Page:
Readers, meet my cousin Erika. She's 19. And she might just kick my ass in this blogging thing (we gots some good writin' genes in my family, yo!). Here's what she wrote:
You're a regular perezhilton (that guy has made me so proud to be a Perez... I've simply given up trying to give him up. His site is "magically delicious" and I don't care if it represents everything wrong with pop culture today. "It's part of a good breakfast!"). Your mom told me about your recent blogging so tonight I'm reading all of your entries. In the future when you're a New York Times Bestselling Author, this will be slangily referred to as a Jenny-Pestano-Hillier-a-thon (or something more clever - your name is hard to mess around with). The way you write is kind of captivating because it's very reader-friendly and relatable, but not so relatable that you know what's coming next and don't feel compelled to keep reading.
ANYWAY, as far as I'm concerned, horror novels are only useful if you're terribly happy and looking for a quick way to put you into a frightened and depressed mood. While it's true that getting your arm ripped off by a scary-ass clown hiding in a storm drain is probably worse than anything that would happen to me on even the shittiest of days, I'm all about the atmosphere when it comes to comfort books. I like to revel in my interpretation of the world the author has created. It's not so much flowery adjectives or lengthy descriptions that create this world for me, but the attitudes of the characters - the degree of hope and optimism they possess, and the style in which the author writes. When I'm feeling down I like friendly writing that makes me feel like the author is sitting at the front of a third-grade classroom and telling his or her story aloud. There has to be a certain detachment between the author's voice and what's going on in the story so that it doesn't get too overwhelmingly depressing. What can I say? I'm too sensitive. It's fine if bad things happen to the characters, but I want the author to have some consideration for my feelings. I don't like books that are mean to me.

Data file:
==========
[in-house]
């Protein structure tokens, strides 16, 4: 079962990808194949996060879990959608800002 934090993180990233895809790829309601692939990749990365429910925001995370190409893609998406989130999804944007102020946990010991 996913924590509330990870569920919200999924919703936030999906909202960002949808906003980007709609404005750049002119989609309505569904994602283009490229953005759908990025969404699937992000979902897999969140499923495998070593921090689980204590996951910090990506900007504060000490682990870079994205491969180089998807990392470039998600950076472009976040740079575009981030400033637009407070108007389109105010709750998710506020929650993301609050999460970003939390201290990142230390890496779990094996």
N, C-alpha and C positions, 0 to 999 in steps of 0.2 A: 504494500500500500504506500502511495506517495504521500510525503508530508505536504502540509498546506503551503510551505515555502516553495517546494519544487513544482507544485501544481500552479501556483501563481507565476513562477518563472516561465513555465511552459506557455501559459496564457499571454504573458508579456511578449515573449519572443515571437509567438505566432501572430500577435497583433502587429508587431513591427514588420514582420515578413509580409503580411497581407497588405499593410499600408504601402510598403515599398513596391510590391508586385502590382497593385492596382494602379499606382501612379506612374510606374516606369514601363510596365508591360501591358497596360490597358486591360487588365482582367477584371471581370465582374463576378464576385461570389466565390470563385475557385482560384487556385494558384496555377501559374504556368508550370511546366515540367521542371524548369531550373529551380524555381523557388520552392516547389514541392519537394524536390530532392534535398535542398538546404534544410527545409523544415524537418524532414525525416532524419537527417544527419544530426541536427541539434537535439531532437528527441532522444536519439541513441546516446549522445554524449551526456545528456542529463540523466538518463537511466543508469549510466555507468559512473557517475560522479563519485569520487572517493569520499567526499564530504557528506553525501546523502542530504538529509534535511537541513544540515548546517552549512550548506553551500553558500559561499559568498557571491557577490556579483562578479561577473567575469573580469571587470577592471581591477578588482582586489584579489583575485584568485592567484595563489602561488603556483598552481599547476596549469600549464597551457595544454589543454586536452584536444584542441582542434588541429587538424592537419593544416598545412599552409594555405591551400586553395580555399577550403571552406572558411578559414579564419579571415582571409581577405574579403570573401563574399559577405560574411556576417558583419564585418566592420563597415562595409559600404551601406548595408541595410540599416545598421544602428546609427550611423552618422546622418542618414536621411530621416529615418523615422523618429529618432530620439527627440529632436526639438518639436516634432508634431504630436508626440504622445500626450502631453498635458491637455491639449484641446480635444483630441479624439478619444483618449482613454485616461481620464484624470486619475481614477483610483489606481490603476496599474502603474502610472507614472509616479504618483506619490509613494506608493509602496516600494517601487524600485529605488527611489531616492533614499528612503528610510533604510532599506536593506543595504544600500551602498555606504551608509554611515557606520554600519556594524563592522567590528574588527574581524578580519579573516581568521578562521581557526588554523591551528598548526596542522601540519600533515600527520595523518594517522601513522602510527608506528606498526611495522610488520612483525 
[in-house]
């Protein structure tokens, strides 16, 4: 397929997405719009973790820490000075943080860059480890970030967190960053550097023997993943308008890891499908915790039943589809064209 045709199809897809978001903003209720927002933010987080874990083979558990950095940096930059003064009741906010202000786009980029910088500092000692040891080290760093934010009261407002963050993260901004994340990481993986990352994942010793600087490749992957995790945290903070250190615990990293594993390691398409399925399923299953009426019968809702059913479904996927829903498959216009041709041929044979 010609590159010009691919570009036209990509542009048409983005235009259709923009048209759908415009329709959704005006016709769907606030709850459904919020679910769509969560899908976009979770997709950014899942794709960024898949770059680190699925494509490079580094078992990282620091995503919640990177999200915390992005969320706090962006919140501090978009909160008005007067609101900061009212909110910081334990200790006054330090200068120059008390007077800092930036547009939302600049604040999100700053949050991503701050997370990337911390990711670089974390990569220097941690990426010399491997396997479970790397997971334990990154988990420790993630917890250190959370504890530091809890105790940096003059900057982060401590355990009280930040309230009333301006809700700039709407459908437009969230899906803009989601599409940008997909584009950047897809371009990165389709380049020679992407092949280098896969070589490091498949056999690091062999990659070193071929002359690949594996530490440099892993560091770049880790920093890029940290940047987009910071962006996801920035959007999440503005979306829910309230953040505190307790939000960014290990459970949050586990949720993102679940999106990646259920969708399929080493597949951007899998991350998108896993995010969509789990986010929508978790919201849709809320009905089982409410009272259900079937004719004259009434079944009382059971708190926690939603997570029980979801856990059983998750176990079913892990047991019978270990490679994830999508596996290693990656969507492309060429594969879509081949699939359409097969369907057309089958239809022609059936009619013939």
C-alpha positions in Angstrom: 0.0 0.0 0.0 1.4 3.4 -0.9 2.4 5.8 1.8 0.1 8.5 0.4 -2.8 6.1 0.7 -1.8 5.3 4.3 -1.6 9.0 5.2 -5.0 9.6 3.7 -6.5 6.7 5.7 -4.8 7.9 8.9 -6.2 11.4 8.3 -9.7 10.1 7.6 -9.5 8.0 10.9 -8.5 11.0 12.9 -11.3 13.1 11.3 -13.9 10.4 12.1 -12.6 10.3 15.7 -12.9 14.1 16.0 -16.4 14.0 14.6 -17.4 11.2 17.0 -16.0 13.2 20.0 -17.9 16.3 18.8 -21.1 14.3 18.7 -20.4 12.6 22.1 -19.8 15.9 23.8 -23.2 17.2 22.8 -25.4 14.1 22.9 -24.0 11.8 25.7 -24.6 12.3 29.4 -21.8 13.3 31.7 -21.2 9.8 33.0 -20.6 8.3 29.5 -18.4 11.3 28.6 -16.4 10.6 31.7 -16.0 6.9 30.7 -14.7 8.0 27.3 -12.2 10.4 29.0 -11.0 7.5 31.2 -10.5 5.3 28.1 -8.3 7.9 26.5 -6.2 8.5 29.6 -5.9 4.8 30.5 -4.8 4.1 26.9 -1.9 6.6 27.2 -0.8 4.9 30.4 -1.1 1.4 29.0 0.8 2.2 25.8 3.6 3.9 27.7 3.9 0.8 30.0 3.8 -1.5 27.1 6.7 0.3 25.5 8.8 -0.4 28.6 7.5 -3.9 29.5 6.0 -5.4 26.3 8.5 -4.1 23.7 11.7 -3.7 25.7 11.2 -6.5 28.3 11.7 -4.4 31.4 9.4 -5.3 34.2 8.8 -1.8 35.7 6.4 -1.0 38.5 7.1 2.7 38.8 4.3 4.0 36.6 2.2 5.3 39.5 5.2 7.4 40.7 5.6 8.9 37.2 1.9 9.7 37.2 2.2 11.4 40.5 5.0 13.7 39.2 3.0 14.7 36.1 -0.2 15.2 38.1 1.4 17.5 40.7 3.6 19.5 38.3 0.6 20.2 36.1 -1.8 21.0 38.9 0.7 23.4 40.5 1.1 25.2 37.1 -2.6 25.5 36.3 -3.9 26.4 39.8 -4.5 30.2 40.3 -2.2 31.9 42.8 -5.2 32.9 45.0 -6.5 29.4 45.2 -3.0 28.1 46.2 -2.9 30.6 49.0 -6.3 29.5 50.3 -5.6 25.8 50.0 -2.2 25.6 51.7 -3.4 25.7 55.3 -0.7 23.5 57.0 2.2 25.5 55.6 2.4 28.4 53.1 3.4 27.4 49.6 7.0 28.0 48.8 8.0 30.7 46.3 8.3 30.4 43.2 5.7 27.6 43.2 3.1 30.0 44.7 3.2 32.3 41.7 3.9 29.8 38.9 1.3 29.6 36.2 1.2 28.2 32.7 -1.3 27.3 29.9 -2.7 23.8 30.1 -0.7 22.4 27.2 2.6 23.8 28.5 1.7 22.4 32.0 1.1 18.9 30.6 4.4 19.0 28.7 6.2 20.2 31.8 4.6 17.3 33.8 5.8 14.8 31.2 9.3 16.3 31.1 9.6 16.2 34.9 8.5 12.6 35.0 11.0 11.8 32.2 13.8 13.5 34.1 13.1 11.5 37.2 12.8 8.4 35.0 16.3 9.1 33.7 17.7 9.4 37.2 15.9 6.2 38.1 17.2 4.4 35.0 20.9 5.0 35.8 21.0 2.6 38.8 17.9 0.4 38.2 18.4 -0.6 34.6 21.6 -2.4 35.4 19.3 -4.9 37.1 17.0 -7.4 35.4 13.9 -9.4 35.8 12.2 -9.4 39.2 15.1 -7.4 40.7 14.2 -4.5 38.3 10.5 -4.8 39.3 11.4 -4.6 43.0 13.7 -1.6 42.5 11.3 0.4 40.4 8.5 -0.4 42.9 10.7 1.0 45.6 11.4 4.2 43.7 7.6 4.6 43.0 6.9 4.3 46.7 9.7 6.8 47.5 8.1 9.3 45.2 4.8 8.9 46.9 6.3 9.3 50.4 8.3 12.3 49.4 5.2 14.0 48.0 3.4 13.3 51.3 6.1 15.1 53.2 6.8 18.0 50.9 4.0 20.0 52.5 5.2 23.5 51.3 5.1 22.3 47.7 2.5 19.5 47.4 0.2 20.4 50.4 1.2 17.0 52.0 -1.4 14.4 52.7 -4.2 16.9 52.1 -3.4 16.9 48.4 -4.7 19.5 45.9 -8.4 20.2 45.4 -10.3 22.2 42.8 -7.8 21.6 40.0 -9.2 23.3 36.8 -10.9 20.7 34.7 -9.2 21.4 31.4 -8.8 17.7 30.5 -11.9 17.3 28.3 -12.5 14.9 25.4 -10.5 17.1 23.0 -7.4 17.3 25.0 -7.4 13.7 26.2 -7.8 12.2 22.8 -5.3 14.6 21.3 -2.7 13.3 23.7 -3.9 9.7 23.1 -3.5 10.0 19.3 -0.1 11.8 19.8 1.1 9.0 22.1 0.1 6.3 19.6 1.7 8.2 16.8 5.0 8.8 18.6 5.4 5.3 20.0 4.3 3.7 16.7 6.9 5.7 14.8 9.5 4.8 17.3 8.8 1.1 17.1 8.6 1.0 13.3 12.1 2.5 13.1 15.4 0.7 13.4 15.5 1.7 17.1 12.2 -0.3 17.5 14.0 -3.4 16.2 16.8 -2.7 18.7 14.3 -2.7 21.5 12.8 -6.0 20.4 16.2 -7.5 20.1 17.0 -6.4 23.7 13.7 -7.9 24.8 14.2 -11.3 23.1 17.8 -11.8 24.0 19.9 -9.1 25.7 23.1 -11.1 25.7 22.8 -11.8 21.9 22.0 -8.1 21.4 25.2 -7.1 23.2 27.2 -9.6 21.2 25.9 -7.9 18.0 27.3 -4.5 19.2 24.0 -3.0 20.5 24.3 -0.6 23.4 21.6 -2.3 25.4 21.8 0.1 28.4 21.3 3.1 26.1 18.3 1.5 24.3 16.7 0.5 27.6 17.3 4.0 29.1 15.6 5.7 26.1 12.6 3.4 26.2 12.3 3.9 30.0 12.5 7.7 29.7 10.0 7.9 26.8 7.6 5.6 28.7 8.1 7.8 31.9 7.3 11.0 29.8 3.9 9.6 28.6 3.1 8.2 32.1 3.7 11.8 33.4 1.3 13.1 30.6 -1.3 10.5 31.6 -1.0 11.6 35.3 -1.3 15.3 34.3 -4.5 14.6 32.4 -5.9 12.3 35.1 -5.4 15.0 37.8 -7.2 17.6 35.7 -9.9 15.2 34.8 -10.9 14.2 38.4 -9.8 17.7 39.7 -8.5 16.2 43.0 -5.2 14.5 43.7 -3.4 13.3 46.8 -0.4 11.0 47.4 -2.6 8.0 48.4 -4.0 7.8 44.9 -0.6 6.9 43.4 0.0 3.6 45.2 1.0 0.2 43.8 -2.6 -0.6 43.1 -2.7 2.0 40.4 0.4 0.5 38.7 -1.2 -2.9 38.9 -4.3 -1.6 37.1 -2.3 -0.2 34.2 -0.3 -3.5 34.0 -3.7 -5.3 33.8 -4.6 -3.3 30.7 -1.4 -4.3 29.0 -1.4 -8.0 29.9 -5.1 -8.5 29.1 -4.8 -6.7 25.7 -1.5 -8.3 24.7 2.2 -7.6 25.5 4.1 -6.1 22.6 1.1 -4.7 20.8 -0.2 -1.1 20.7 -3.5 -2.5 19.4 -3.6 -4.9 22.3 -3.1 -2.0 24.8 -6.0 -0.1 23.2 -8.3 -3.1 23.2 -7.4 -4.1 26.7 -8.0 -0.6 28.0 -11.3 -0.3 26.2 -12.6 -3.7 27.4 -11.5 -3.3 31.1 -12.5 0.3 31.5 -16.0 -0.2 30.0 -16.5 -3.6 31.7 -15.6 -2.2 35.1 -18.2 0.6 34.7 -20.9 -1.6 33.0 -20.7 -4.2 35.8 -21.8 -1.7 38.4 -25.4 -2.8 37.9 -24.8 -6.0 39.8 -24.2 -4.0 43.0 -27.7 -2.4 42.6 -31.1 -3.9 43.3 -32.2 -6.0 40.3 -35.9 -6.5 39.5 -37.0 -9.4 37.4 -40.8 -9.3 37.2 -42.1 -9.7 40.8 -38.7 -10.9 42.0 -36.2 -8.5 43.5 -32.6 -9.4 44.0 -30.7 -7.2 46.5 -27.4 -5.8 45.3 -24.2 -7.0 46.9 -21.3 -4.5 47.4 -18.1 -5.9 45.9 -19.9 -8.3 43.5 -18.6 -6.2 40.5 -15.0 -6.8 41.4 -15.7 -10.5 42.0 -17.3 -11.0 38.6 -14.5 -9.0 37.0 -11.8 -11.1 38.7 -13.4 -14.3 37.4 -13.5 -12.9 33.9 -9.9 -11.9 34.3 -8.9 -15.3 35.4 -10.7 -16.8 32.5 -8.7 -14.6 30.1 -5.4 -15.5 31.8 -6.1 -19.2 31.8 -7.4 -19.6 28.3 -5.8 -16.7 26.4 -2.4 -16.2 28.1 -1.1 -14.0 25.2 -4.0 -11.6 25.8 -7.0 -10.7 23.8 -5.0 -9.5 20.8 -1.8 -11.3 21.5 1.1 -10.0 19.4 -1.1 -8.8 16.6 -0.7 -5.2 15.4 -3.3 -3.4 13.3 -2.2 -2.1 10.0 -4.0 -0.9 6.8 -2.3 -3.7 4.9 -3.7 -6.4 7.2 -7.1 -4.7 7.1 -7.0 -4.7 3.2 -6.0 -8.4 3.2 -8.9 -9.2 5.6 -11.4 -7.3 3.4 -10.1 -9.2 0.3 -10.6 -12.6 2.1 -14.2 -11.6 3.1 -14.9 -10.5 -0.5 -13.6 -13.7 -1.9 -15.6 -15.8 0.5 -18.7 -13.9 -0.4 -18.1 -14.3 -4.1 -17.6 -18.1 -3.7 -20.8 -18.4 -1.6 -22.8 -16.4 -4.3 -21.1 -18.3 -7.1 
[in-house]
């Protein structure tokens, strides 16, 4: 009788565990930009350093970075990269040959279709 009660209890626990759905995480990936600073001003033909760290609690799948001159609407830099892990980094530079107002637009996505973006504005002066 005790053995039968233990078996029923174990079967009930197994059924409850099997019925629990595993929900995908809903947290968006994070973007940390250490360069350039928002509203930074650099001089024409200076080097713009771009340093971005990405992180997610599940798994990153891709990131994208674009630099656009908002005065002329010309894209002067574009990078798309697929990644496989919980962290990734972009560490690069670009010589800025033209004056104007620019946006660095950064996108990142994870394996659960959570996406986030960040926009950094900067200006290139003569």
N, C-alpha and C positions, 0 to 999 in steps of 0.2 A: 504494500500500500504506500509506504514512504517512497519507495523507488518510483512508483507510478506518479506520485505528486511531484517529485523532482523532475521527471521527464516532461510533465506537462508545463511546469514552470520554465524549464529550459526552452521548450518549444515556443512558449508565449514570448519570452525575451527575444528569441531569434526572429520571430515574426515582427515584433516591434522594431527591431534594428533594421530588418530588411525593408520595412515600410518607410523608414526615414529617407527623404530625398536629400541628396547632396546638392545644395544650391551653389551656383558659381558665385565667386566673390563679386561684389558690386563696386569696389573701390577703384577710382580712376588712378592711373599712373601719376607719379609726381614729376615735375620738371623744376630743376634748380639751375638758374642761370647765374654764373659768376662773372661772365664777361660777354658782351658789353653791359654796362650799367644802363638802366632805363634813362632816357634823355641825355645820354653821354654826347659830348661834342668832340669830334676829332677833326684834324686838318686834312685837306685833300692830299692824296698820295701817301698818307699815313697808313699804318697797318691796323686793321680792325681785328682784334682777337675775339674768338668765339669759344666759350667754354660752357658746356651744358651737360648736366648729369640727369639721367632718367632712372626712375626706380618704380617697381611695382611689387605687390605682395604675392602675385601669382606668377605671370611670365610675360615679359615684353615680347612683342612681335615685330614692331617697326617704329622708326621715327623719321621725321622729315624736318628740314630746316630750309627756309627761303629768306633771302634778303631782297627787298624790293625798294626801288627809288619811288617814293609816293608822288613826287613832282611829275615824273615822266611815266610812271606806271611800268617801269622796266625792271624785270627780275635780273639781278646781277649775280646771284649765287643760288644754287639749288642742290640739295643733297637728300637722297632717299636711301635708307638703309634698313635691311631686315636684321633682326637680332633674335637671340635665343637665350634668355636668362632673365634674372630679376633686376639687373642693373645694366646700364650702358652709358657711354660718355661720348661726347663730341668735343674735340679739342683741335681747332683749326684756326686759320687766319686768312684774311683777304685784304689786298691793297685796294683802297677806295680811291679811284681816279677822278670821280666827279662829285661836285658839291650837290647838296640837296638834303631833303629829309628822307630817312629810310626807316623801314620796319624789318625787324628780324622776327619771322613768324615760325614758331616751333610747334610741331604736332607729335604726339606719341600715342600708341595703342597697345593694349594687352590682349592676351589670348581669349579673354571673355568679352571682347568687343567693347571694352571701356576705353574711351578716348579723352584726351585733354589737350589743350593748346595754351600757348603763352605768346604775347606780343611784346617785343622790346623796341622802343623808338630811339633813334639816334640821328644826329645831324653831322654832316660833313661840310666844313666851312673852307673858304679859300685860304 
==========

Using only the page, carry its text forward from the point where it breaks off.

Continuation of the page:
This said, it's not hard to fathom that all my comfort books would all be from the Young Readers section. Well, they are. They include the Harry Potter series (of course), "Awake and Dreaming" (a book by Kit Pearson about a lonely girl who dreams of being part of a big, perfect family), The Berenstein Bears "Big Chapter Books" (classic), "Maniac Magee" by Jerry Spinelli (about a simple-minded yet extraordinary orphan on the run who settles in a town divided by racism), and the "Booky" Trilogy (first-hand tales about a girl growing up in Toronto at the heart of the 1930's Depression).
I can't say that these are still my favourite books of all time (though they once were). I've since found that often times the best, most thought-provoking and fascinatingly wonderful books are the ones that pull on your heartstrings and fill you with anguish. But when I want comfort, all I want to know is the latest heist Fred and George are pulling at Hogwarts, or how Brother and Sister Bear solved a spooky mystery in Bear Country.
That's just me.
So Jenny, I'll keep reading your blog and will continue to anxiously await the time when I can read one of your books (even if it ruins my day because it's about addiction-ridden people are have affairs and getting murdered).
And if you're wondering, here is a list of my favourite books in no particular order:
The Kite Runner
She's Come Undone
Change of Heart
The Glass Castle
A Thousand Splendid Suns
The Da Vinci Code
The Thunderbolt Kid
The Memory Keeper's Daughter
Yeah, it's not a very interesting list. Mostly stuff you can find on the "Heather's Pick" list at Chapters or in Oprah's Book Club. I hate bad reads so when I'm choosing a book I like to go with the odds.
For the record, Erika, I like to go with the odds, too. Books cost money and take time to read... so I'll take the sure bets any day.
And God willing, maybe some day one of my books will be a "Heather's Pick". I have no idea who Heather is, but she clearly wields incredible power over the patrons of Chapters if the very sight of her sticker on a book can convince you to buy something. I'm thinking I should start sending her muffins – can't hurt, right?